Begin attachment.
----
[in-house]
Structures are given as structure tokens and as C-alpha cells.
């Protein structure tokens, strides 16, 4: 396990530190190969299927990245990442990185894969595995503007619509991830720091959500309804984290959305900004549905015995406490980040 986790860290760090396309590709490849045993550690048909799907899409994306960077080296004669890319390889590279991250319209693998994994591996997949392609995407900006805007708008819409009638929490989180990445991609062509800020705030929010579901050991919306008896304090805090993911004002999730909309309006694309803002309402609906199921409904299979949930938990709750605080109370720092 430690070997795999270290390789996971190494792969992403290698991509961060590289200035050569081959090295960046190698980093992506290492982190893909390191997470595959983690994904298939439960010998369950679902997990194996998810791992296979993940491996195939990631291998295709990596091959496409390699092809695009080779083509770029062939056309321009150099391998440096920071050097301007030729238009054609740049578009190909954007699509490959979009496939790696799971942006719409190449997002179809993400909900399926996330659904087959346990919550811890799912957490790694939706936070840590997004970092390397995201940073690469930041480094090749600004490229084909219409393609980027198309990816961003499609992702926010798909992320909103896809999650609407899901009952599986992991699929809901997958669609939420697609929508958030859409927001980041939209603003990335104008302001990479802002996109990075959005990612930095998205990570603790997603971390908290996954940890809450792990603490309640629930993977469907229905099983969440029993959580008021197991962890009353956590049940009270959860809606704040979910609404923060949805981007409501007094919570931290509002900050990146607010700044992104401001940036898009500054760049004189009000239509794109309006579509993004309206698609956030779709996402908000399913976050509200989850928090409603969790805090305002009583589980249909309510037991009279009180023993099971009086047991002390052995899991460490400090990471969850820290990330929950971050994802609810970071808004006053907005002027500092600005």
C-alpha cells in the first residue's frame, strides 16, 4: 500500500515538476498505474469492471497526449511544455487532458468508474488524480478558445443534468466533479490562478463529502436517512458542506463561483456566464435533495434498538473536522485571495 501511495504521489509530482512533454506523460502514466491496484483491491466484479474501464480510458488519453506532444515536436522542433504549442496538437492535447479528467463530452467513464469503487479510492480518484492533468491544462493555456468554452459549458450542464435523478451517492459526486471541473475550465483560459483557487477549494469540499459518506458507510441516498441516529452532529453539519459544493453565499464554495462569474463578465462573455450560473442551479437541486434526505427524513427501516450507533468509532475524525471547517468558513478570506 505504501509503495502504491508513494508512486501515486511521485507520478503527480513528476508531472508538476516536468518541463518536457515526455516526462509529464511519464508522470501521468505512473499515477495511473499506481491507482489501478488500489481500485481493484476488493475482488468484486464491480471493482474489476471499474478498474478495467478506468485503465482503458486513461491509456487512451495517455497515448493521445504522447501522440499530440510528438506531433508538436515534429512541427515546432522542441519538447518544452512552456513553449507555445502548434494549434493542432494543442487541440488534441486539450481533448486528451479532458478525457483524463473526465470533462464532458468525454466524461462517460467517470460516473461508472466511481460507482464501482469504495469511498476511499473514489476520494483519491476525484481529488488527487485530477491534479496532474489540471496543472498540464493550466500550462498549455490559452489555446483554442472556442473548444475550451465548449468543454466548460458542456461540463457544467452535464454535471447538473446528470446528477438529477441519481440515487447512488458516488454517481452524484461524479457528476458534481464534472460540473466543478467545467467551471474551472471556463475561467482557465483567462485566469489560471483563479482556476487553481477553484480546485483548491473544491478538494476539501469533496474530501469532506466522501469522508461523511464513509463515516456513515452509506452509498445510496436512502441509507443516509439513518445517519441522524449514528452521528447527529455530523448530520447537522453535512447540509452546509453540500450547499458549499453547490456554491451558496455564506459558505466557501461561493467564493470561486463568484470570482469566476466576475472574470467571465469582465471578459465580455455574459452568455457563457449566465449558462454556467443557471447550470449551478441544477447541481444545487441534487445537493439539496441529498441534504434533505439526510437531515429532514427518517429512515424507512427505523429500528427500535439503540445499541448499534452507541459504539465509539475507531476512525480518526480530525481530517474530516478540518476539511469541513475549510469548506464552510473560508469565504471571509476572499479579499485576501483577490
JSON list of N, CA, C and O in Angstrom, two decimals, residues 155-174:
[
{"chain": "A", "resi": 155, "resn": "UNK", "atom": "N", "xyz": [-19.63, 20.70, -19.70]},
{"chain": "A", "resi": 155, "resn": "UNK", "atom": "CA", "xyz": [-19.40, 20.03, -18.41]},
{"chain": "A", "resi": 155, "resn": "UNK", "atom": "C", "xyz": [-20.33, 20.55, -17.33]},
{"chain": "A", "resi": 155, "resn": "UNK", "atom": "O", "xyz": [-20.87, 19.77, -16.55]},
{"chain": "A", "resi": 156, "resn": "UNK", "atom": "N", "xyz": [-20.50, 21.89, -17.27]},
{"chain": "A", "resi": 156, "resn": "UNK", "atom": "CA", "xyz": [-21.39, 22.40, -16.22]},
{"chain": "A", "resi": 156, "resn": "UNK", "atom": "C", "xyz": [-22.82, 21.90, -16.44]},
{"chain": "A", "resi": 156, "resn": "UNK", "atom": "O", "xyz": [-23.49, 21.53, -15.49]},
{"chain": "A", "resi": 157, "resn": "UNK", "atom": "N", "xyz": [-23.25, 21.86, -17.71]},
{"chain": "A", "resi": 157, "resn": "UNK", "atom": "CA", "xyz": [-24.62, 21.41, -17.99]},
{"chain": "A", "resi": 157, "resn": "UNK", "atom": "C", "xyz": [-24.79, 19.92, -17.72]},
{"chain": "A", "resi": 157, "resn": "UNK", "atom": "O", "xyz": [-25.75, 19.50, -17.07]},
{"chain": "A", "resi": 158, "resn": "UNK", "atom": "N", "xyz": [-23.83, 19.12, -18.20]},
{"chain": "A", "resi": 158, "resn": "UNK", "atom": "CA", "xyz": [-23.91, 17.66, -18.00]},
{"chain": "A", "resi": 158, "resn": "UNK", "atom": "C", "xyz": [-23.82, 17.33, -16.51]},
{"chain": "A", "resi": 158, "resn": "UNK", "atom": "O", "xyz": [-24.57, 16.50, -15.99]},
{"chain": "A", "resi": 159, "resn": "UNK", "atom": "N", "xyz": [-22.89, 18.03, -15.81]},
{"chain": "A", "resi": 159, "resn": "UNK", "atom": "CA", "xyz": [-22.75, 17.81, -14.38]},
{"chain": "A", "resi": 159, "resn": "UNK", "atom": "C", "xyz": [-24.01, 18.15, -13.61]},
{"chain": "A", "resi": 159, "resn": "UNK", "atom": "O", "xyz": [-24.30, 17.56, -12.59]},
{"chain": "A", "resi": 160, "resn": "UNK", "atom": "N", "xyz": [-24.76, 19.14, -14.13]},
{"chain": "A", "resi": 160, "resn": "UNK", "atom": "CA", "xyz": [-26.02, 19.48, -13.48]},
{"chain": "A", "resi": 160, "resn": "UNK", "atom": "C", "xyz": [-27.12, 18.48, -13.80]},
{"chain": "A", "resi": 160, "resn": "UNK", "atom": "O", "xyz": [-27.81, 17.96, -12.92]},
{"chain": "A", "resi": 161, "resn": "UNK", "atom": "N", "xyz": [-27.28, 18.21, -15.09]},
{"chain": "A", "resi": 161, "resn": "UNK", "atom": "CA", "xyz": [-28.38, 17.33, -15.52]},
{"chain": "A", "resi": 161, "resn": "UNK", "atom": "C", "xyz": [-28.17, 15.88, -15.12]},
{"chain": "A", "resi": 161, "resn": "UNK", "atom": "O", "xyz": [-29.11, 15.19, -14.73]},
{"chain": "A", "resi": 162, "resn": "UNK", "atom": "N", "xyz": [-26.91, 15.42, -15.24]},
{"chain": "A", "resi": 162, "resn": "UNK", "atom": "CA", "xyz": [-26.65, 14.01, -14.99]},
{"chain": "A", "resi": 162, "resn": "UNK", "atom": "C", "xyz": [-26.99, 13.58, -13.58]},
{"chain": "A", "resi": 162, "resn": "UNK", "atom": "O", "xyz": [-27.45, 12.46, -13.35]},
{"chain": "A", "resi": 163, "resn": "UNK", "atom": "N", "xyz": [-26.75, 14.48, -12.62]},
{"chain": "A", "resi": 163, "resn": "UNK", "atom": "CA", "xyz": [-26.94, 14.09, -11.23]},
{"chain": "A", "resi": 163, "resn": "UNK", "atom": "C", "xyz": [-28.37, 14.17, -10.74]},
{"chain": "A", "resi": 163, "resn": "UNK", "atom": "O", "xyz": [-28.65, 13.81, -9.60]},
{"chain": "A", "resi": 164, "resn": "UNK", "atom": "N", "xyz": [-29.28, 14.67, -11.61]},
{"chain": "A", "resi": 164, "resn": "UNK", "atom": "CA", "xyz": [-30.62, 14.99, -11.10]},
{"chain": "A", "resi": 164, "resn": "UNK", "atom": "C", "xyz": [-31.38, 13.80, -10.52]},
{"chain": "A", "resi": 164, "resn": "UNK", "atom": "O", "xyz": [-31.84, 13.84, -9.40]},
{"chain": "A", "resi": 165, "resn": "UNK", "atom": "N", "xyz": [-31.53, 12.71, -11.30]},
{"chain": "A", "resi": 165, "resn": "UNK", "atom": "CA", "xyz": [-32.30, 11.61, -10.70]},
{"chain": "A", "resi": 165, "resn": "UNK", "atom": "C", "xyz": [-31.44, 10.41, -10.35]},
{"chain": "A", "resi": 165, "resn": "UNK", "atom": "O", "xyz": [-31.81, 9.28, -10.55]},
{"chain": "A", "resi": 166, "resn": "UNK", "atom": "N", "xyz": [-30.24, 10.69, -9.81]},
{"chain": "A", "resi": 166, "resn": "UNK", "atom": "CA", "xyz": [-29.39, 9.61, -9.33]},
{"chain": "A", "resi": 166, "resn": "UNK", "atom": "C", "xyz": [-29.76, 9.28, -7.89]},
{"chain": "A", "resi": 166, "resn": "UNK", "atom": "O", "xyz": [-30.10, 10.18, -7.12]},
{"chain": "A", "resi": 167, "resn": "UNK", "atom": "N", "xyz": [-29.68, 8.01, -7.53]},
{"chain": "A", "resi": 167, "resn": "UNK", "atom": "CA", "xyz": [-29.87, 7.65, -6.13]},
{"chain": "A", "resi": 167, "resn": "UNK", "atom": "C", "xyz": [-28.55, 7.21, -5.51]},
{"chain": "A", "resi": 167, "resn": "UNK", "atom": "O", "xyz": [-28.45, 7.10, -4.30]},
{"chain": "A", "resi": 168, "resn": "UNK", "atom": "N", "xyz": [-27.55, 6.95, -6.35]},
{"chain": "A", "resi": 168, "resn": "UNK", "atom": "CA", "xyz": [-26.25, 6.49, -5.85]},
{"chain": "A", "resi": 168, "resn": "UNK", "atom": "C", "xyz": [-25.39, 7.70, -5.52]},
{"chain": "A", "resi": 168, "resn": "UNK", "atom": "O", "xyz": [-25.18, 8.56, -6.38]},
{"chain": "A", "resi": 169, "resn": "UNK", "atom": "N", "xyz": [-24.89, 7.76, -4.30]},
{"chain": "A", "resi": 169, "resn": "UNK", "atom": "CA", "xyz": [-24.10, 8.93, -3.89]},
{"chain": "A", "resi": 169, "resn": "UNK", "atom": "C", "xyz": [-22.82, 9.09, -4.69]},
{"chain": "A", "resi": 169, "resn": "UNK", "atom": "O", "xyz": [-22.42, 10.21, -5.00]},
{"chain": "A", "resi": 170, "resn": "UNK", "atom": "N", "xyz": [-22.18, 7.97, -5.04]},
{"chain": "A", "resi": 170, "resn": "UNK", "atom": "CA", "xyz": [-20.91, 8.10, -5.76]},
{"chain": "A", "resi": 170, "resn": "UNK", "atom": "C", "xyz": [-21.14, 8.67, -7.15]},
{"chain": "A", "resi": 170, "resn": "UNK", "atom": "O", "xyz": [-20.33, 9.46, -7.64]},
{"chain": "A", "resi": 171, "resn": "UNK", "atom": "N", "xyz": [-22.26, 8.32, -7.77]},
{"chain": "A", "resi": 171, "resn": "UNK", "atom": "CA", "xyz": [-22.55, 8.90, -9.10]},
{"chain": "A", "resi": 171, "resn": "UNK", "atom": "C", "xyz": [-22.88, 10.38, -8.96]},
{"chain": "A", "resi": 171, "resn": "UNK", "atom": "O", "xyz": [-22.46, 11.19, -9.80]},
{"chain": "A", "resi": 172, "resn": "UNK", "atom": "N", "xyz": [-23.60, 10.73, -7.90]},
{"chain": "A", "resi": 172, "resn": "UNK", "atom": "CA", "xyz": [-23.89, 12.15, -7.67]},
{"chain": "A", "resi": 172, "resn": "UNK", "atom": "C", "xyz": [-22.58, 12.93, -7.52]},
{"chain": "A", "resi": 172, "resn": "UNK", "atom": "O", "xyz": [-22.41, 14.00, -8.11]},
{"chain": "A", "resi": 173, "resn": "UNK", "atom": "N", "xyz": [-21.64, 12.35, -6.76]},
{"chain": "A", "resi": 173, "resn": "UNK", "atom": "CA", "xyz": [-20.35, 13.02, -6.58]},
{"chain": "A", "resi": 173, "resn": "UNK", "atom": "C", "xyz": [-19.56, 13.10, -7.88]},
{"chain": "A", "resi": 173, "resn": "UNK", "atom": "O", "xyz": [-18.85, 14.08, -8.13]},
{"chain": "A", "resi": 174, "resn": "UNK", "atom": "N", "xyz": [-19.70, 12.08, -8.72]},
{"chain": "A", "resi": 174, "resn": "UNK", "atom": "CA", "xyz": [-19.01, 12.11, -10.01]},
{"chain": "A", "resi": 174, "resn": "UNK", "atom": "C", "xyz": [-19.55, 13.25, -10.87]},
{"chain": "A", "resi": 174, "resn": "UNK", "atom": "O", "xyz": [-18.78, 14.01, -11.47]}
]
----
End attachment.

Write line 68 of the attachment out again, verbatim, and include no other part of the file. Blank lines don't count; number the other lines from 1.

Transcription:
{"chain": "A", "resi": 170, "resn": "UNK", "atom": "CA", "xyz": [-20.91, 8.10, -5.76]},